The Kramer Pariah electric guitar features an aggressively styled double-cutaway alder body with beveled edges. A bolt-on maple neck has a thin-tapered profile that makes playing effortless. A 22-fret... Click To Read More About This Product
The Kramer Pariah electric guitar features an aggressively styled double-cutaway alder body with beveled edges. A bolt-on maple neck has a thin-tapered profile that makes playing effortless. A 22-fret rosewood fingerboard sports thorn-shaped fretboard inlays. Chrome hardware includes a string-through-body hardtail bridge and die-cast tuners. Electronics on the Kramer Pariah guitar include dual Alnico V humbucking pickups with a master volume, master tone with push/pull coil-splitting for additional single-coil sounds, and a 3-way selector. The Volume features what Kramer calls the "treble bleed" mod, which lets you keep your guitar tone bright when backing down the volume control.
In the mid-1970s, when Kramer Guitars began, they were exclusively producing aluminum necked guitars. In 1982, Kramer cemented an exclusive distribution deal with Floyd Rose. Kramer guitars were also loaded with additional features like Schaller tuners and Seymour Duncan pickups. With the endorsement of Eddie Van Halen, Kramer became the world's best selling guitar in the mid-80s. The Gibson Guitar Company has bought the revered Kramer brand and has reissued many of the historic Kramer models and introduced modern design innovations as well. Kramer players include a who's who of rock guitarists with the likes of Eddie Van Halen, Ritchie Sambora, Mick Mars, & Vivian Campbell among them!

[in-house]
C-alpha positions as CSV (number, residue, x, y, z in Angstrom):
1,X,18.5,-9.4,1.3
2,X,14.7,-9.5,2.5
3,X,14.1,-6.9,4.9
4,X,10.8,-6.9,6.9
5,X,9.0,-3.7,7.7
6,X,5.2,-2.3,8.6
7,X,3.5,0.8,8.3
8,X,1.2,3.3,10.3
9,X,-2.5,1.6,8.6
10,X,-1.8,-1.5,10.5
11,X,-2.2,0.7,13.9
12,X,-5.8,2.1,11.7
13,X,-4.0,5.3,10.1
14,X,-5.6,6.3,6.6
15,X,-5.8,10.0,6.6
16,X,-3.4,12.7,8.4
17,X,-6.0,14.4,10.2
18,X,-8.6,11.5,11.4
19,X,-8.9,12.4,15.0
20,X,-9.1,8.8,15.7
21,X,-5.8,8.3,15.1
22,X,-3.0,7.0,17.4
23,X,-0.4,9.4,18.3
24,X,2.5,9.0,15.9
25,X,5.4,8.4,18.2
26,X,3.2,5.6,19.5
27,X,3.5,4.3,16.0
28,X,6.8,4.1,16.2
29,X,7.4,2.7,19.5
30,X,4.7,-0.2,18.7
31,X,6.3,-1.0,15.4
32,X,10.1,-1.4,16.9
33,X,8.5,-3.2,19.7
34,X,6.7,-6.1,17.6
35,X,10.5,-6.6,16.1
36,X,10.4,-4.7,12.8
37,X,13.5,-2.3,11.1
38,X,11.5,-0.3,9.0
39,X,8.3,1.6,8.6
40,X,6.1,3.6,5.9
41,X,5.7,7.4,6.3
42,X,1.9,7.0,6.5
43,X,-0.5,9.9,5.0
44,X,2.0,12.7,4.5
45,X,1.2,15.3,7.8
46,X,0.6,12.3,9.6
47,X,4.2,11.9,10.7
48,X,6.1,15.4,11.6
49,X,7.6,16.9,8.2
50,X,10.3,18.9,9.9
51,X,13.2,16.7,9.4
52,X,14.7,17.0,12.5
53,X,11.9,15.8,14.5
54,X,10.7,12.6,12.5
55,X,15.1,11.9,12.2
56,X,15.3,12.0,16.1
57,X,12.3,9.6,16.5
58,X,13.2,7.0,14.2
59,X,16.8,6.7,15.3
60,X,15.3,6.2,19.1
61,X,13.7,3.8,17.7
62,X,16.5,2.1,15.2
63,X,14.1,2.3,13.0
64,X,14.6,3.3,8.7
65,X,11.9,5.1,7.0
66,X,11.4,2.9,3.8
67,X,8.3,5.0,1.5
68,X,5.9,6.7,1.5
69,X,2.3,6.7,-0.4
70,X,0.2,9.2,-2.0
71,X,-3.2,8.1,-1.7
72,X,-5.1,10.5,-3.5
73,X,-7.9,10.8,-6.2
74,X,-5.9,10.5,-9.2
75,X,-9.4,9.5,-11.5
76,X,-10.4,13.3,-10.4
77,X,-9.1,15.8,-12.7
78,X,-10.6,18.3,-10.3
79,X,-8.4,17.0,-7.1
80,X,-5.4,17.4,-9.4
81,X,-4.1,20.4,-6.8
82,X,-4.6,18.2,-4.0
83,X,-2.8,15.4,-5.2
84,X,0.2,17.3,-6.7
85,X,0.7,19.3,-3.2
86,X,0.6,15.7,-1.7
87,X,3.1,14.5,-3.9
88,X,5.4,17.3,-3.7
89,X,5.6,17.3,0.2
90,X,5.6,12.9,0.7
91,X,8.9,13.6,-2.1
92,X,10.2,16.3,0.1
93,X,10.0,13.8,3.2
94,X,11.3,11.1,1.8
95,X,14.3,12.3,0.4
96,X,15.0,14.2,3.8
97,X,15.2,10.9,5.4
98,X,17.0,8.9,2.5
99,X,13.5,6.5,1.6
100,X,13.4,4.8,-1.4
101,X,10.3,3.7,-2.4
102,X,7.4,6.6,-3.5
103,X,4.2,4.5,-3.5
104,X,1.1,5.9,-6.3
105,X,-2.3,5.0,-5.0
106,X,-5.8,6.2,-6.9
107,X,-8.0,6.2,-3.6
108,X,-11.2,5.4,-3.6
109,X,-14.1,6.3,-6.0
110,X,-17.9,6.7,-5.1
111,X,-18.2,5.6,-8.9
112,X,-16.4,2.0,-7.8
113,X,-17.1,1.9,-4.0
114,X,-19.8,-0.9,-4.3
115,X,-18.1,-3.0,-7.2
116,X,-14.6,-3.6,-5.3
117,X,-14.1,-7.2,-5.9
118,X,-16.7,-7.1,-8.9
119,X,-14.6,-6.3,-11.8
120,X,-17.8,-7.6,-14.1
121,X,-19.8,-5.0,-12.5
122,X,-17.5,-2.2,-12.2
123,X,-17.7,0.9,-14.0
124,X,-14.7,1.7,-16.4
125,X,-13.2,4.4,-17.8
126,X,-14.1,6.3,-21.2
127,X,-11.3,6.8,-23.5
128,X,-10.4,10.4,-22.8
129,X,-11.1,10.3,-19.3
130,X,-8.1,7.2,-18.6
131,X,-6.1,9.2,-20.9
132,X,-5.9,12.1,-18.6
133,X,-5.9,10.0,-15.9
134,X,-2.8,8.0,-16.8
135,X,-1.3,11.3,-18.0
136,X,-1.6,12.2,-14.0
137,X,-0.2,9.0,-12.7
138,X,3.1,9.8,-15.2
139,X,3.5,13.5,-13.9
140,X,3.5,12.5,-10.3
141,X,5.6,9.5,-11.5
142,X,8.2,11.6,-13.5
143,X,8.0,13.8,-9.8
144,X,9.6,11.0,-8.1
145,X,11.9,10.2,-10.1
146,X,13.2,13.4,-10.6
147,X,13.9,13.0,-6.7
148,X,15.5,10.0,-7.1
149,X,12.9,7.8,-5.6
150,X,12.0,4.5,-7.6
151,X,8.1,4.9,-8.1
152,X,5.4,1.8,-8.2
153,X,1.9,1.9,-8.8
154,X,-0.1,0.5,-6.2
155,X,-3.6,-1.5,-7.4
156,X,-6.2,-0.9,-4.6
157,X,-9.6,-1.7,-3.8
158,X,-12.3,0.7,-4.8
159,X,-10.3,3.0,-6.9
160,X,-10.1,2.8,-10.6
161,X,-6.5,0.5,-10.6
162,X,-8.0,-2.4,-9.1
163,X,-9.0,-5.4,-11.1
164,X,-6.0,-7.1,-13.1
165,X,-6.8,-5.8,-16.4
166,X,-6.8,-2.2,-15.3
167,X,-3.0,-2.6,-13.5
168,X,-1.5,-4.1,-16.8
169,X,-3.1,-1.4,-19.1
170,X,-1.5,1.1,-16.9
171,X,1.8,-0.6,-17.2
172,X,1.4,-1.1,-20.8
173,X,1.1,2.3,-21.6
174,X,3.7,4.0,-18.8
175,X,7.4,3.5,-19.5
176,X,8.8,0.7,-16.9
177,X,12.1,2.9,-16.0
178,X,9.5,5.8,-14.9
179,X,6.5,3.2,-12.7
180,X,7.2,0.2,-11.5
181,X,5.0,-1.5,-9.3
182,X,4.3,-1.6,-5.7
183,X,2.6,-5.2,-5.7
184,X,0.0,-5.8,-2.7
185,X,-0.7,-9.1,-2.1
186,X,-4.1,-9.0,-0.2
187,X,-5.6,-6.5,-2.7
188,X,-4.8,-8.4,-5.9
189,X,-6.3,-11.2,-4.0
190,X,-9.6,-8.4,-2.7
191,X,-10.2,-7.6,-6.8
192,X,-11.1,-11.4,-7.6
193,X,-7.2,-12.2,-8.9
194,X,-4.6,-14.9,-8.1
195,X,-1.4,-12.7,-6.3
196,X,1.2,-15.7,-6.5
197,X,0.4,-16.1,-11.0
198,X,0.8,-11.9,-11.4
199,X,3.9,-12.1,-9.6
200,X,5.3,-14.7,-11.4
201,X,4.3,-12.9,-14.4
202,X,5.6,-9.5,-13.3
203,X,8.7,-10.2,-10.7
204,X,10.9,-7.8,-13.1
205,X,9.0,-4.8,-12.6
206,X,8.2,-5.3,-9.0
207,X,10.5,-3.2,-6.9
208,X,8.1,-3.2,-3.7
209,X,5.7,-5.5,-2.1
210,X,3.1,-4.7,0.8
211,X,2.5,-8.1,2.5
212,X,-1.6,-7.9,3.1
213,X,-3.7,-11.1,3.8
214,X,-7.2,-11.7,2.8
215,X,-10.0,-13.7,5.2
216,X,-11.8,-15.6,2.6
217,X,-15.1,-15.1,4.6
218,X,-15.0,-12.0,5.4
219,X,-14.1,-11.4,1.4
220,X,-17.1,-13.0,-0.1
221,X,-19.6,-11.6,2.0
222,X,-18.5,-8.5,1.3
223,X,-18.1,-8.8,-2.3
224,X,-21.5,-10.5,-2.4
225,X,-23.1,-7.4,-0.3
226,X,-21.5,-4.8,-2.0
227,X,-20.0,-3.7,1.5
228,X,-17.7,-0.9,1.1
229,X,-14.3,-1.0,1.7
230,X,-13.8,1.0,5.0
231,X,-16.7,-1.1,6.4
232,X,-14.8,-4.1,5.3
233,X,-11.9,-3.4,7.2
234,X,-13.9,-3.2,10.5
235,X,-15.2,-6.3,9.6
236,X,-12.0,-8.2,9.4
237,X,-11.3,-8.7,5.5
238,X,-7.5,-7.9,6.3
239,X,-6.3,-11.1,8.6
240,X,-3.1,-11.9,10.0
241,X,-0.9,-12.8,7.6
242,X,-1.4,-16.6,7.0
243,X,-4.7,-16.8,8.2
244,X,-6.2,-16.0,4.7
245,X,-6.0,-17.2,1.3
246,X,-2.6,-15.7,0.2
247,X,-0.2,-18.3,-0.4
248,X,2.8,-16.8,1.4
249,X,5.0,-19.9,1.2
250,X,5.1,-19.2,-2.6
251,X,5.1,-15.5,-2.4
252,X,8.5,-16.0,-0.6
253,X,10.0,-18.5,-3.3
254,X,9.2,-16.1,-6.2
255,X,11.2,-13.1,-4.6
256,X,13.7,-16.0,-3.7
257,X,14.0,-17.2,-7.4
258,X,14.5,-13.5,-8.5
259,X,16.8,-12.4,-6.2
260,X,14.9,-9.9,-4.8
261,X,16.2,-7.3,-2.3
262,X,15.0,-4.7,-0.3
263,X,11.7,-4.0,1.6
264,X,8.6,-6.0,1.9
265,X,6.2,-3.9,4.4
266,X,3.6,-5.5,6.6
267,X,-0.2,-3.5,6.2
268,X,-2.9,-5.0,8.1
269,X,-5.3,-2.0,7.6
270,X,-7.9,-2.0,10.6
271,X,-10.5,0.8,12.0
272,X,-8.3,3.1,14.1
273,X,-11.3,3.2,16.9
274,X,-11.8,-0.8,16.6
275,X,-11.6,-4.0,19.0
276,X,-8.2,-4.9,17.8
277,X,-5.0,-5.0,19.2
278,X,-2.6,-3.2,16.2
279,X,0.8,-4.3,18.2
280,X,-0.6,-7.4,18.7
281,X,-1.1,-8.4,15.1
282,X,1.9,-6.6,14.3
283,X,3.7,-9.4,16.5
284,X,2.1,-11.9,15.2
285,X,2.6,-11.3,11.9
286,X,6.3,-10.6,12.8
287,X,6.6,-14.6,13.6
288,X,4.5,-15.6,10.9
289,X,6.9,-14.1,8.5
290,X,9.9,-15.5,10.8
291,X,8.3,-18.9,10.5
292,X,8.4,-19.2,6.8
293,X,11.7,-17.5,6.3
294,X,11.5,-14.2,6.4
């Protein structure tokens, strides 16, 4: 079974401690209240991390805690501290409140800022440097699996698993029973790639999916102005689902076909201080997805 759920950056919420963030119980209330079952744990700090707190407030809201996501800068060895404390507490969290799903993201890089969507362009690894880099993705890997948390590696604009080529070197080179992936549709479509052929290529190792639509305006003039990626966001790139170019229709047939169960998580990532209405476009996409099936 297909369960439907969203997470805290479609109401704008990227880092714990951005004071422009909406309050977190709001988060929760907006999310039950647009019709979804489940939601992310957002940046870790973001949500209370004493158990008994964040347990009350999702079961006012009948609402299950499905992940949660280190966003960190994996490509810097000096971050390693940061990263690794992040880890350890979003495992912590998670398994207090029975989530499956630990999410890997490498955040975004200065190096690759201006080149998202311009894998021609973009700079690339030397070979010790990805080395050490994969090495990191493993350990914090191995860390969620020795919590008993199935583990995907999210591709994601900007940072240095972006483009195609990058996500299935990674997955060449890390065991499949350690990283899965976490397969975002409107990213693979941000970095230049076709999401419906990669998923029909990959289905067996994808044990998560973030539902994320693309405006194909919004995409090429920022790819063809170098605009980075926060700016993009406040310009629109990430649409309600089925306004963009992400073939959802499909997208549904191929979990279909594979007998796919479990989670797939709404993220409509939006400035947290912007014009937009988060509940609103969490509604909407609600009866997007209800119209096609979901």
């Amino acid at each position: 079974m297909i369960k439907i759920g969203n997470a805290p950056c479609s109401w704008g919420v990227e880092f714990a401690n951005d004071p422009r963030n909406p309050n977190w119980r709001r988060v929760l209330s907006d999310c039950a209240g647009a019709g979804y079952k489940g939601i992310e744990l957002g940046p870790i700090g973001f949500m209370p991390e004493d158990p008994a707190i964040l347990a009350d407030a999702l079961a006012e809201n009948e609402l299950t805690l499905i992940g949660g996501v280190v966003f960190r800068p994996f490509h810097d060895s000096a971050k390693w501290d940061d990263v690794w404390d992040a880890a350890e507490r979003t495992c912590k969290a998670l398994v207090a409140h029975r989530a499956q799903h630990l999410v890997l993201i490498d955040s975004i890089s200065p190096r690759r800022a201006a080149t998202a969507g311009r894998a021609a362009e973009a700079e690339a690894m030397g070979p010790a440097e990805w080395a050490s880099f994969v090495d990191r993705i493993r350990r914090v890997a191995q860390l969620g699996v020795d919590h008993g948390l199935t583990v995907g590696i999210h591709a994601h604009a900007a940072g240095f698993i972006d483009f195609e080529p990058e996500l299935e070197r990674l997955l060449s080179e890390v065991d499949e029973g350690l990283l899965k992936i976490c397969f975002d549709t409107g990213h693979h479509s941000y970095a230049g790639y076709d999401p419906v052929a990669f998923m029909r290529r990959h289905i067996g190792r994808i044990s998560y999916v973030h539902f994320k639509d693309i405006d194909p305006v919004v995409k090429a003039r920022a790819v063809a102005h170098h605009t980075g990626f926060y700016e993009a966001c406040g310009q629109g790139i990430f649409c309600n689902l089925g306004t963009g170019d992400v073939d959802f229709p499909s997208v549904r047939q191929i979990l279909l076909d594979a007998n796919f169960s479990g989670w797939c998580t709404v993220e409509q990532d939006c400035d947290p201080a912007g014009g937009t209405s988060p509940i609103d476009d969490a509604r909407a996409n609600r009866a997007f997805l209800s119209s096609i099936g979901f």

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Reviewed by 1 customer
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Comments about Kramer Pariah Electric Guitar:
My first impression online was that it looked like a cheap flashy guitar, then I decided to take closer look because of the price. I found myself falling in love with the overall aesthetic, and decided to give it a shot. Upon receiving it I inspected it closely and found many small nuances in the finish around almost every hole in the back (neck bolt holes & String holes). nothing major, just nit picky stuff. The neck & headstock are three pieces of wood instead of the normal two. The normal neck and head piece glued together that you'd find on any guitar of this style, and a third little chunk of wood that makes up the bottom left "point" of the headstock. Little stuff like that makes me nervous of the overall quality. Other than that, it plays really well, and the pickups really don't sound bad for the price. Hardware is mediocre at best, and I will likely replace everything if I decide to keep it. Definitely an decent guitar if you have a low budget or are a new player, but nothing to get excited about if you have experience with higher end guitars.